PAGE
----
And this brings us back to where we started, longing and yearning for our savior. To yearn for him is to know how much we need him. To long for him is to constantly seek his face and call upon his name.  Therefore cry out with the Church, “Come Lord Jesus!” For it is written, The Spirit and the Bride say, “Come.” And let him who hears say, “Come.” And let him who is thirsty come, let him who desires take the water of life without price… He who testifies to these things says, “Surely I am coming soon.” Amen. Come, Lord Jesus! (Rev 22:17, 20)

The Need for God’s Fire and Water in Our Lives

A few weeks ago we considered the words of Gaudentius of Brescia, who pondered the image of bread as a symbol for the Church (The Bread and the Wine and the Power of the Cross to Transform Them). Like individual grains of wheat, we are brought together by water (baptism), but flour and water are not truly bread until they are baked in fire (the Holy Spirit).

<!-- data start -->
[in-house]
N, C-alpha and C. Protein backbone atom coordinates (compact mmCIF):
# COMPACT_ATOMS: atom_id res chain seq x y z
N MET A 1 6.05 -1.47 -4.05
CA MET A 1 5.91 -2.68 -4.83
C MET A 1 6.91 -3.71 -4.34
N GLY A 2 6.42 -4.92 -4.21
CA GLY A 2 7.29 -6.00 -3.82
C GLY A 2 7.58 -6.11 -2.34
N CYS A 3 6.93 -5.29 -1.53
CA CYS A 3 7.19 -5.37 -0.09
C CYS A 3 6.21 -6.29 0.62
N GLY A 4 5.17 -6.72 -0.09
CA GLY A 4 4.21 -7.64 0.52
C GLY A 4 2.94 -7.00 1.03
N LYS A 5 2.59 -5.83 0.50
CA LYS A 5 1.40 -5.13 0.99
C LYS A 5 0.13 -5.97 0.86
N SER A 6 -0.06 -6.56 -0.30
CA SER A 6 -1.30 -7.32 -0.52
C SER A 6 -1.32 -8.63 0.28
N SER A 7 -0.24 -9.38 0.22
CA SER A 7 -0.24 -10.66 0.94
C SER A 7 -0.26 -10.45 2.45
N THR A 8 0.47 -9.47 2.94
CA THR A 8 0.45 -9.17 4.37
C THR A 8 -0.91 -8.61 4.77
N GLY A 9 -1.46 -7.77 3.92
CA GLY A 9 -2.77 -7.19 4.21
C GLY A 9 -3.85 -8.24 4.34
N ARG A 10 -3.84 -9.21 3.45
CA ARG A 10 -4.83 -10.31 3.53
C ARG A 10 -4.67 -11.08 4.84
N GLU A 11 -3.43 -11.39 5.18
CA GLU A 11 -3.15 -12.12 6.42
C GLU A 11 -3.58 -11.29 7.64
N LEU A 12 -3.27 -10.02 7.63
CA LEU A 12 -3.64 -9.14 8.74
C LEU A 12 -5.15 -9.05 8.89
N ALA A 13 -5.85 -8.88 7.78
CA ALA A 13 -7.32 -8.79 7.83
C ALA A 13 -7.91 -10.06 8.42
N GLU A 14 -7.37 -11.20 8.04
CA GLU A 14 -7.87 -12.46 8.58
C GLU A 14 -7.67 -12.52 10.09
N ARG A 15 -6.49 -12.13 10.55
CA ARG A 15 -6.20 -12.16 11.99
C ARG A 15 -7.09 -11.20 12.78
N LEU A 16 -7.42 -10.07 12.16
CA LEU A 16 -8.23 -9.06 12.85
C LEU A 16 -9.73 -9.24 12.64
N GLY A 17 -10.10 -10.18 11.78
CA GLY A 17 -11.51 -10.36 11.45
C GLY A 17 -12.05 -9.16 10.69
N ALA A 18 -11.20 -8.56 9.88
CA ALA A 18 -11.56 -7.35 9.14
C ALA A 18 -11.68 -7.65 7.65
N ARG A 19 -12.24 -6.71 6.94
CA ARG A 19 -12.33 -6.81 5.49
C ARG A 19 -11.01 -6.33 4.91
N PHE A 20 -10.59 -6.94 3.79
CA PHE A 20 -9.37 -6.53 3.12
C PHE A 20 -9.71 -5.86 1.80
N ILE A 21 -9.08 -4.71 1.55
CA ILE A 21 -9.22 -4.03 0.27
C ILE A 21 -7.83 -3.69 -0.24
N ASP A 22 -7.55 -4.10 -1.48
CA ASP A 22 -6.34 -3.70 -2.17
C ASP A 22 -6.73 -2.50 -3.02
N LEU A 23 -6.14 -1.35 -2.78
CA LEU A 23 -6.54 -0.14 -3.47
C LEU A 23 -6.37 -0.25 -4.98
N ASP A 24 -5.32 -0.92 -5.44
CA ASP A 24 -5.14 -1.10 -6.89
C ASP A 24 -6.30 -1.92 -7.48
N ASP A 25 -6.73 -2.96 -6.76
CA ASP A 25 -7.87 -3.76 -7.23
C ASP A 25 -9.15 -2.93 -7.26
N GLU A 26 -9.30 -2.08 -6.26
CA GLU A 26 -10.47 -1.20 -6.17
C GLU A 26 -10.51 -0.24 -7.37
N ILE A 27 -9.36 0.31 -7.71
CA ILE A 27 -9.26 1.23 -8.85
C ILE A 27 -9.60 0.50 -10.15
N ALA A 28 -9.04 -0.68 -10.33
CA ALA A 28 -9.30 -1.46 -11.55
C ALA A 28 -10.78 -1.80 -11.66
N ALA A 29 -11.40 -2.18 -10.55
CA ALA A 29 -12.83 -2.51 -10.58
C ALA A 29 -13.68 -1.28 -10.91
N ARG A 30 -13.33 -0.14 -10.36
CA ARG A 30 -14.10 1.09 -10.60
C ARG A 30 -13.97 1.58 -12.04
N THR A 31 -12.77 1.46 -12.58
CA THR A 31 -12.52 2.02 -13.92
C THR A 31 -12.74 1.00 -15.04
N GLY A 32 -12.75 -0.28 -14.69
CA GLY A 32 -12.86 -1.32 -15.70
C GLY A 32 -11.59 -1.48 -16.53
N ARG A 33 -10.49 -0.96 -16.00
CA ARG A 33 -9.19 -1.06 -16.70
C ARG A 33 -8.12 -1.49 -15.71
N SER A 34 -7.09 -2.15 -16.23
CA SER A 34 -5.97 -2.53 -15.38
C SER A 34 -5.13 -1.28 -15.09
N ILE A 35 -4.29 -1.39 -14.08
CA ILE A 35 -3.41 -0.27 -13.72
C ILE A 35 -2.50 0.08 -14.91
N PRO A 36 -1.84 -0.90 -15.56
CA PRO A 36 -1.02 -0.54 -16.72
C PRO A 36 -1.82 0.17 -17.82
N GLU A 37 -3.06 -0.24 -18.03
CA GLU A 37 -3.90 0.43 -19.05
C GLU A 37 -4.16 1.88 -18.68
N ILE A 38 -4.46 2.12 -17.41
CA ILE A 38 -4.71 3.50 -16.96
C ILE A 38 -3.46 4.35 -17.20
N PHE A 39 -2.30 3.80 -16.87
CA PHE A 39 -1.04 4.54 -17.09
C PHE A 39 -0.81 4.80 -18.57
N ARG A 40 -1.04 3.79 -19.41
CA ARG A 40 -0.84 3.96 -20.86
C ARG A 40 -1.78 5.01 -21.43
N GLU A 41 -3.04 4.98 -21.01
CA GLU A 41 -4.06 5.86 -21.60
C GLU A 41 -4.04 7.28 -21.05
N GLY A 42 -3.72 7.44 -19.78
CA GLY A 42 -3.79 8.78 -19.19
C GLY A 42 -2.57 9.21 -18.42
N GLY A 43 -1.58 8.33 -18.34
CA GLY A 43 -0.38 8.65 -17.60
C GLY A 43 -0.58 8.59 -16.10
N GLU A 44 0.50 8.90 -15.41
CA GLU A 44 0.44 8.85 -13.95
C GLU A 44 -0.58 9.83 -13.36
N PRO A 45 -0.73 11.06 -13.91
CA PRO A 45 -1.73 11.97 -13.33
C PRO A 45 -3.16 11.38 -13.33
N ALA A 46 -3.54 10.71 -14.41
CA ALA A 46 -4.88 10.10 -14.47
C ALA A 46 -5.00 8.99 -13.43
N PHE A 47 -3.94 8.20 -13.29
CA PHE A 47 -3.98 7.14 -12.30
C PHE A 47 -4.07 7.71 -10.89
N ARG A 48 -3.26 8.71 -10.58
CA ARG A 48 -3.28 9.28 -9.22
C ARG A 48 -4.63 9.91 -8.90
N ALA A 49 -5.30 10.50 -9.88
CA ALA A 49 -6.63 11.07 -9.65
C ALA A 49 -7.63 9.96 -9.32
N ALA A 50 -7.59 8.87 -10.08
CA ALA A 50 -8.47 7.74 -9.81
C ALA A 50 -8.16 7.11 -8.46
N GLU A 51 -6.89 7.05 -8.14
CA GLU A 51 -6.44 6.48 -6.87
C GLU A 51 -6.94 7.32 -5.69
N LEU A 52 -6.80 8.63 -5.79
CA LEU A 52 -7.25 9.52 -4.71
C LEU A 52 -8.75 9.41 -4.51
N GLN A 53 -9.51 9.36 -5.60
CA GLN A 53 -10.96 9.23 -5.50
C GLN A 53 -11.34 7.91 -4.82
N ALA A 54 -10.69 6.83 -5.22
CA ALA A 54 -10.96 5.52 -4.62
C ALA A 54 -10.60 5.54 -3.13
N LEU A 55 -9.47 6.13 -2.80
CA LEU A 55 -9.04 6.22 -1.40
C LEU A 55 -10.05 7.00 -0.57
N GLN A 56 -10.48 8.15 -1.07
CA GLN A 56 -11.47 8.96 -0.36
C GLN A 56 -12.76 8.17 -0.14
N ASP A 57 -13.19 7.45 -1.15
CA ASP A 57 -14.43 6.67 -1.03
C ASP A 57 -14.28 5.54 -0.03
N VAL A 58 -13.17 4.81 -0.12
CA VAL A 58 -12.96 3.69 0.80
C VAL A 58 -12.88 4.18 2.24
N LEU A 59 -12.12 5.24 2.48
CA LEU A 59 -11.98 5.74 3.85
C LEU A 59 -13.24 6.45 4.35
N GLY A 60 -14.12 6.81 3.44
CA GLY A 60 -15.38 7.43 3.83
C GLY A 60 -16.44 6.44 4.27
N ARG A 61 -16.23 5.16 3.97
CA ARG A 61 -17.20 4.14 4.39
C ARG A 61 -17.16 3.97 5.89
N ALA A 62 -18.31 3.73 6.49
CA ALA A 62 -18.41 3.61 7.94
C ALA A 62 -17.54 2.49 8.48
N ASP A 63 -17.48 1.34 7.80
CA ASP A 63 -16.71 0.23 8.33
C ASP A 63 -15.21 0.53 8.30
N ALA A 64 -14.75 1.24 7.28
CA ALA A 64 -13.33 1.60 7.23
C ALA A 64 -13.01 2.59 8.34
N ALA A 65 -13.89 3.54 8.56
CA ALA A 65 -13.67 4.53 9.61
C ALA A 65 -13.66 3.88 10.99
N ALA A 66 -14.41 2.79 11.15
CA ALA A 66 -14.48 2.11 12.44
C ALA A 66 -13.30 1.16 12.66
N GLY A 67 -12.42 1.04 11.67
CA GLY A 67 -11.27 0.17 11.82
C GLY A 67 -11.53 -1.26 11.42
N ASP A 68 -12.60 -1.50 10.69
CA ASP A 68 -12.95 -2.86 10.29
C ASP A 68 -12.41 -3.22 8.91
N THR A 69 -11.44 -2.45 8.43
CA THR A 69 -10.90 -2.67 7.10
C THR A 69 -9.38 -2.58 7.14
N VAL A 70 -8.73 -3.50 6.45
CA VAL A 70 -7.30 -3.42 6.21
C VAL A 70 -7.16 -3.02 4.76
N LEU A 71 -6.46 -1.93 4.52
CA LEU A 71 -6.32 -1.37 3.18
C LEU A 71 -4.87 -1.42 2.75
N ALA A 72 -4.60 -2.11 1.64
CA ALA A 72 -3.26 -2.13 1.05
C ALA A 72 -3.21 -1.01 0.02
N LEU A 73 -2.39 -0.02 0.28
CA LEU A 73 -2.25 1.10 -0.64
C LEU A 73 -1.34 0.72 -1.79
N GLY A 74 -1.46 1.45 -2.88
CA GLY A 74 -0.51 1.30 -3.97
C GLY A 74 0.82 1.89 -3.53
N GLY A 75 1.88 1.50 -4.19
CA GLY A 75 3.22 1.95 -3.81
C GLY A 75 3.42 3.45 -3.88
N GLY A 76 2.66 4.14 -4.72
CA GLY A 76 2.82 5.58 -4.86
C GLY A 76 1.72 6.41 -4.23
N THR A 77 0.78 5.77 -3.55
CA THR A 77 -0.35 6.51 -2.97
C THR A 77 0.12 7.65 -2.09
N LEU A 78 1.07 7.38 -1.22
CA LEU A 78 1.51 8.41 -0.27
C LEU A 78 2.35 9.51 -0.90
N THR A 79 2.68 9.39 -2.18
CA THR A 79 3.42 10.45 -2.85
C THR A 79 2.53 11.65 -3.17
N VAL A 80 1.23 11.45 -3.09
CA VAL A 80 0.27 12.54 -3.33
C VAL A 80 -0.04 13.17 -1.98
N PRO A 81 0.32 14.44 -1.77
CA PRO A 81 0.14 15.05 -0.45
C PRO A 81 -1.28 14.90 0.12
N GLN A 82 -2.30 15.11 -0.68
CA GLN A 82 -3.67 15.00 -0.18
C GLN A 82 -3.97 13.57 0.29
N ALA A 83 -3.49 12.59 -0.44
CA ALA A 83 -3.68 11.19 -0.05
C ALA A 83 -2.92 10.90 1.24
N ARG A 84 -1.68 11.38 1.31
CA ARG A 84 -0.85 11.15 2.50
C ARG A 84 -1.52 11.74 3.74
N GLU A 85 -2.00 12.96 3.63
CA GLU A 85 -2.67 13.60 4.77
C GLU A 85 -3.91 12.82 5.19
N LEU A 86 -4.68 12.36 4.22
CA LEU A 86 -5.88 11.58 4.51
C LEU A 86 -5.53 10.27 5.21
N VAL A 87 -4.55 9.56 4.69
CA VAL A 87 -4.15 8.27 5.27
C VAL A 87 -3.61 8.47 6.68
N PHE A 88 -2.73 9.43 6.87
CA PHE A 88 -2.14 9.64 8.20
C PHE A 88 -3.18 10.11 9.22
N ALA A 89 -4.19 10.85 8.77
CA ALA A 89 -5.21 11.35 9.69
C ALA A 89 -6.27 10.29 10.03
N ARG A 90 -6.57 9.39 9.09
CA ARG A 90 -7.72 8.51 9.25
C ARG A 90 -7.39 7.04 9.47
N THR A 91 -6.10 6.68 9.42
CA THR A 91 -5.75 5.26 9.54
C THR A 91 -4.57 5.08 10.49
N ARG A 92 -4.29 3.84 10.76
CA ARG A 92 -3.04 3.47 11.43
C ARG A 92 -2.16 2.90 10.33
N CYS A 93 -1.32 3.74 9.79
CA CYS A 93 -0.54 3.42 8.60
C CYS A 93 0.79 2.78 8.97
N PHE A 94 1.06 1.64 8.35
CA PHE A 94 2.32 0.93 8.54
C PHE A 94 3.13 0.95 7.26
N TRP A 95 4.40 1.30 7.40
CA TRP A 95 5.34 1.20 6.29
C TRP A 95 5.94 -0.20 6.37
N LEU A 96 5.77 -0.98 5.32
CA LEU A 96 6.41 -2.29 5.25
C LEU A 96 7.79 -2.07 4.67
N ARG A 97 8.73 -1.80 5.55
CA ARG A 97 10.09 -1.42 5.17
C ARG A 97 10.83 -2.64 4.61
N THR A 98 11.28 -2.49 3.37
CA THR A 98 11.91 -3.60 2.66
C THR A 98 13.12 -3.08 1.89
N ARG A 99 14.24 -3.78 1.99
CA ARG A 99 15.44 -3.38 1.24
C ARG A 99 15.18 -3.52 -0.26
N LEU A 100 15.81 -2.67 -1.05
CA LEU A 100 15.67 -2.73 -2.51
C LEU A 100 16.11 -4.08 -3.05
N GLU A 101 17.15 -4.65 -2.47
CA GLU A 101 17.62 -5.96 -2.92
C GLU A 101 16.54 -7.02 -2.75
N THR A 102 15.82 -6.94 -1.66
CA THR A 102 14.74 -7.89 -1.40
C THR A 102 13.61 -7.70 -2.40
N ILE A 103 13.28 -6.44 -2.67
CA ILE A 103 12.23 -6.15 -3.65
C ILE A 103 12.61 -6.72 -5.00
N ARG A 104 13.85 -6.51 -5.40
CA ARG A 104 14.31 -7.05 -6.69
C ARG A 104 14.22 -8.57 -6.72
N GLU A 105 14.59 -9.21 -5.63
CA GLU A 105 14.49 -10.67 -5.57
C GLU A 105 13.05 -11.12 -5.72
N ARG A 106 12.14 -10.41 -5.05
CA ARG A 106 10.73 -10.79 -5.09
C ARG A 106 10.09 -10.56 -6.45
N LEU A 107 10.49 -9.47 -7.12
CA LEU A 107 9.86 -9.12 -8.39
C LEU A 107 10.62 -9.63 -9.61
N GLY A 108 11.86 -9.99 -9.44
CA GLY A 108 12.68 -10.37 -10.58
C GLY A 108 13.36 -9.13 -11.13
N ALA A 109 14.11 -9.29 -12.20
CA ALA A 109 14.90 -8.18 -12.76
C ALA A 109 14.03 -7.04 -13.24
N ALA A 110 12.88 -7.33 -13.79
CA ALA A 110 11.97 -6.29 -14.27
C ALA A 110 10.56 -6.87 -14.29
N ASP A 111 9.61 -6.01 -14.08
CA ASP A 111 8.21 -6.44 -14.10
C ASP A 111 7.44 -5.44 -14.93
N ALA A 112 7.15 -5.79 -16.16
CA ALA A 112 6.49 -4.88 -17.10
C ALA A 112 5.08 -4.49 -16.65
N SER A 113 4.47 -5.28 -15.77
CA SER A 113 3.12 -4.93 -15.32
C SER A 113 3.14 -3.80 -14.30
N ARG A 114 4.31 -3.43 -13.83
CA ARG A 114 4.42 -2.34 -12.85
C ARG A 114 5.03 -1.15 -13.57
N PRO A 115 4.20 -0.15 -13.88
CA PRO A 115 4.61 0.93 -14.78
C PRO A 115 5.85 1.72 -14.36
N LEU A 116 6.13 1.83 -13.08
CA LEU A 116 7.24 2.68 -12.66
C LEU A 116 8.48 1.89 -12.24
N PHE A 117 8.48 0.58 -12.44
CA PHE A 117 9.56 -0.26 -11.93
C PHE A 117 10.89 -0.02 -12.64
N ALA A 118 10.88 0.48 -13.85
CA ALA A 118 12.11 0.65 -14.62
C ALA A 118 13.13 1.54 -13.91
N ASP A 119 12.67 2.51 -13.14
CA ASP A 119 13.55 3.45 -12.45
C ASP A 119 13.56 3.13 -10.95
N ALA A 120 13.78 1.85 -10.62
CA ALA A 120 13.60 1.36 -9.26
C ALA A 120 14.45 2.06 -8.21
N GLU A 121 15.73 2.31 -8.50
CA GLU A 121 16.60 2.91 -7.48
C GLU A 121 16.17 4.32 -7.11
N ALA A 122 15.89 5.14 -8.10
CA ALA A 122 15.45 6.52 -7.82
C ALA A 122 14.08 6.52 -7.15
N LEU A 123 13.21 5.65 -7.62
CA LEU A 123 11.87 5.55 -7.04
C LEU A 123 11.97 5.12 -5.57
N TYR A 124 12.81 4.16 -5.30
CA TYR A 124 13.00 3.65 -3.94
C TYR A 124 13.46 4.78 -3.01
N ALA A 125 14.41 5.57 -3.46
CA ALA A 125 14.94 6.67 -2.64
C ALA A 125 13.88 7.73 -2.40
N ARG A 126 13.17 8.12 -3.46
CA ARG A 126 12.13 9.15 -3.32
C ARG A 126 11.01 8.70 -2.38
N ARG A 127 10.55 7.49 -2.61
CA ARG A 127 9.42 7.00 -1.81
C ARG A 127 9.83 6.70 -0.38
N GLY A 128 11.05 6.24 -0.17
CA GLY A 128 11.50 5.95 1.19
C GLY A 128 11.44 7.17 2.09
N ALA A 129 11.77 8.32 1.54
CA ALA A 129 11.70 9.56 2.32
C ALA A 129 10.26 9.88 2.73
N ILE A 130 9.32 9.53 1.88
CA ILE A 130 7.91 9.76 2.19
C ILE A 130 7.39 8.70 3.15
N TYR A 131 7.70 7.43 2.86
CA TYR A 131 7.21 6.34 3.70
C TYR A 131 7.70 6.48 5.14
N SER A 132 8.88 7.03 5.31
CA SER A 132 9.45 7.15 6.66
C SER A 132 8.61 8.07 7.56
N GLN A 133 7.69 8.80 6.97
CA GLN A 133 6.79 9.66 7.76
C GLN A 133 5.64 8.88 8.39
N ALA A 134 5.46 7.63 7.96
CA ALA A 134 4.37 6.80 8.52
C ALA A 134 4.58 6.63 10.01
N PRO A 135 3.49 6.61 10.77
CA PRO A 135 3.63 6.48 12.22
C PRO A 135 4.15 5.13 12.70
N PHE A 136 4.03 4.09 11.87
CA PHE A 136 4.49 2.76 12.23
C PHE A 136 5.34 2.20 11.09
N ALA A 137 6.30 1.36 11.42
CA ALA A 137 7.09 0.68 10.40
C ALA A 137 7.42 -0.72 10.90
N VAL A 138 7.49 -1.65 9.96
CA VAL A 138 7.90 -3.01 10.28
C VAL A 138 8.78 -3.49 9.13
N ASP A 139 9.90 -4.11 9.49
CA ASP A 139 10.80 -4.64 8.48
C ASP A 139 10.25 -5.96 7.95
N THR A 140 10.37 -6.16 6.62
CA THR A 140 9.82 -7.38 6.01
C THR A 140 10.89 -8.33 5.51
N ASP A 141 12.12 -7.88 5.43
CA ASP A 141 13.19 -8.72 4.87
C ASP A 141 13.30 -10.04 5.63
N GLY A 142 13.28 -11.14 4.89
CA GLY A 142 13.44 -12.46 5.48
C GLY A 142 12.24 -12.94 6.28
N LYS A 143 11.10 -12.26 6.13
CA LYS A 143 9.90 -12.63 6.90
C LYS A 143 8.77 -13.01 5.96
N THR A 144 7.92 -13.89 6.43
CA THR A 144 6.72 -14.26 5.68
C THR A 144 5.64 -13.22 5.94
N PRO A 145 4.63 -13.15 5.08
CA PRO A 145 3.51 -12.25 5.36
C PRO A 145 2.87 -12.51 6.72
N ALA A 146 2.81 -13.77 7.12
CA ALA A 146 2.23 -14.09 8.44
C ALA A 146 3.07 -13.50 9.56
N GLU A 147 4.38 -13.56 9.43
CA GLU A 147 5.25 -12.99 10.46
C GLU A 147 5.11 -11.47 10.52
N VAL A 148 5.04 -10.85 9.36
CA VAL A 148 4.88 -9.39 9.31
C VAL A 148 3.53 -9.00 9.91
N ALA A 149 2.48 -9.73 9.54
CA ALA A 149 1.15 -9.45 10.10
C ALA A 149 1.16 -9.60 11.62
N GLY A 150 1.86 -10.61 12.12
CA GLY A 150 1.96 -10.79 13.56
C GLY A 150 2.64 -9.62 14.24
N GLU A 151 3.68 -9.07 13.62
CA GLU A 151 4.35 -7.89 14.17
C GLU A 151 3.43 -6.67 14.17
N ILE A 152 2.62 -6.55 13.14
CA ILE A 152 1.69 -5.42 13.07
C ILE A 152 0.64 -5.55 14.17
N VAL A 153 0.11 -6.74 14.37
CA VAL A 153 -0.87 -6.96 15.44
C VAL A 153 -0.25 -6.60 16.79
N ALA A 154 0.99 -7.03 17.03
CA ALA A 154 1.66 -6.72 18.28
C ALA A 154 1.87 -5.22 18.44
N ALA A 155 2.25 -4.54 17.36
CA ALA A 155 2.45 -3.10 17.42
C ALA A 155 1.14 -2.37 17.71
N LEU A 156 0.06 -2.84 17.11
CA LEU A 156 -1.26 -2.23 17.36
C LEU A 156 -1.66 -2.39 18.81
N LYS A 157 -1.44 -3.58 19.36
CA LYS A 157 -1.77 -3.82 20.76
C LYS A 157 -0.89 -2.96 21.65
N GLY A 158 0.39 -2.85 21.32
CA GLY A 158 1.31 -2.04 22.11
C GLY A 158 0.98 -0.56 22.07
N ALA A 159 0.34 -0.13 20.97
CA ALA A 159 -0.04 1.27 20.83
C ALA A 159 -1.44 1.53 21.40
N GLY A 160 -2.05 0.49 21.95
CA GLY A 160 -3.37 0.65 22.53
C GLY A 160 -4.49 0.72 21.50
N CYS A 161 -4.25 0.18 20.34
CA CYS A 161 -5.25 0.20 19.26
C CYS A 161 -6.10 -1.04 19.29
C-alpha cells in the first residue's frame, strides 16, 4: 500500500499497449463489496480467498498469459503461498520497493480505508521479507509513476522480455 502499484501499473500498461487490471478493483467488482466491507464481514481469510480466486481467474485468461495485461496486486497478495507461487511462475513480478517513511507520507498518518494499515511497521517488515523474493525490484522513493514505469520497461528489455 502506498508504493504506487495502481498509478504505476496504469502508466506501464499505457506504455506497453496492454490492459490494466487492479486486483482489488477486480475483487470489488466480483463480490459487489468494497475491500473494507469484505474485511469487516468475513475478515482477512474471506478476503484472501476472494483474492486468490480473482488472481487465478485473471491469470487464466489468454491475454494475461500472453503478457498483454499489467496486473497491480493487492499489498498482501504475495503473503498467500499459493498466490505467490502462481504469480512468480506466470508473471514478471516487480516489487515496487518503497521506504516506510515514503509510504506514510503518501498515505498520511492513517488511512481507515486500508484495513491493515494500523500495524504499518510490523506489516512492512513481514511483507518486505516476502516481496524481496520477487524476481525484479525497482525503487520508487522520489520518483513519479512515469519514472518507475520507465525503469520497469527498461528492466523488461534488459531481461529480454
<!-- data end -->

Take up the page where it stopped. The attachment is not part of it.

Last week in the Breviary, another Church Father, Didymus of Alexandria, combined the images of fire and water, comparing the Church to a vessel of clay:

Speaking quite literally, and also in harmony with the words of water and the Spirit, John the Baptist says of Christ: He will baptize you with the Holy Spirit and with fire. Since we are only vessels of clay, we must first be cleansed in water and then hardened by spiritual fire—for God is a consuming fire. We need the Holy Spirit to perfect and renew us, for spiritual water can cleanse us, and spiritual fire can recast us as in a furnace and make us into new men(from the treatise “On the Trinity,” by Didymus of Alexandria (Lib. 2, 12: p. 39, 667-674)).

We can ponder this image both individually and collectively (or ecclesially).

Individually, we are like hardened clay to which the potter (God) adds water (baptism) to purify us and make us pliable. By His grace, the Lord molds us and fashions us to perfection. We might say that He causes us to be in good shape. The vessel is hardened and forever perfected by the fire of the Holy Spirit.